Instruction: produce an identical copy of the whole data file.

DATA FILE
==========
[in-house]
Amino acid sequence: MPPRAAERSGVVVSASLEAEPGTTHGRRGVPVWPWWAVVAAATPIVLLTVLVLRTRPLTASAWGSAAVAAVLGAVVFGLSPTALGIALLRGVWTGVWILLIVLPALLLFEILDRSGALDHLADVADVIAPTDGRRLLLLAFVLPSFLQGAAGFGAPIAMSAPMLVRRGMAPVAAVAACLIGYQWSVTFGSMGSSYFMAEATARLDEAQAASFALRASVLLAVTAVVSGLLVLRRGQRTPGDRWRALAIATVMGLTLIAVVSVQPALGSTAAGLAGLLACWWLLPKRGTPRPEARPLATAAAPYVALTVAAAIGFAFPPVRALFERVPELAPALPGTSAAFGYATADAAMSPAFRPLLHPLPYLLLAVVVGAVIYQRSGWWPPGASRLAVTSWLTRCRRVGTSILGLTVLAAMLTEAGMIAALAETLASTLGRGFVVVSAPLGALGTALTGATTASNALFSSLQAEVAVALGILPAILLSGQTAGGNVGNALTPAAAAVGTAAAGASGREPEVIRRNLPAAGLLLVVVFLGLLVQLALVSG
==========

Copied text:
[in-house]
Amino acid sequence: MPPRAAERSGVVVSASLEAEPGTTHGRRGVPVWPWWAVVAAATPIVLLTVLVLRTRPLTASAWGSAAVAAVLGAVVFGLSPTALGIALLRGVWTGVWILLIVLPALLLFEILDRSGALDHLADVADVIAPTDGRRLLLLAFVLPSFLQGAAGFGAPIAMSAPMLVRRGMAPVAAVAACLIGYQWSVTFGSMGSSYFMAEATARLDEAQAASFALRASVLLAVTAVVSGLLVLRRGQRTPGDRWRALAIATVMGLTLIAVVSVQPALGSTAAGLAGLLACWWLLPKRGTPRPEARPLATAAAPYVALTVAAAIGFAFPPVRALFERVPELAPALPGTSAAFGYATADAAMSPAFRPLLHPLPYLLLAVVVGAVIYQRSGWWPPGASRLAVTSWLTRCRRVGTSILGLTVLAAMLTEAGMIAALAETLASTLGRGFVVVSAPLGALGTALTGATTASNALFSSLQAEVAVALGILPAILLSGQTAGGNVGNALTPAAAAVGTAAAGASGREPEVIRRNLPAAGLLLVVVFLGLLVQLALVSG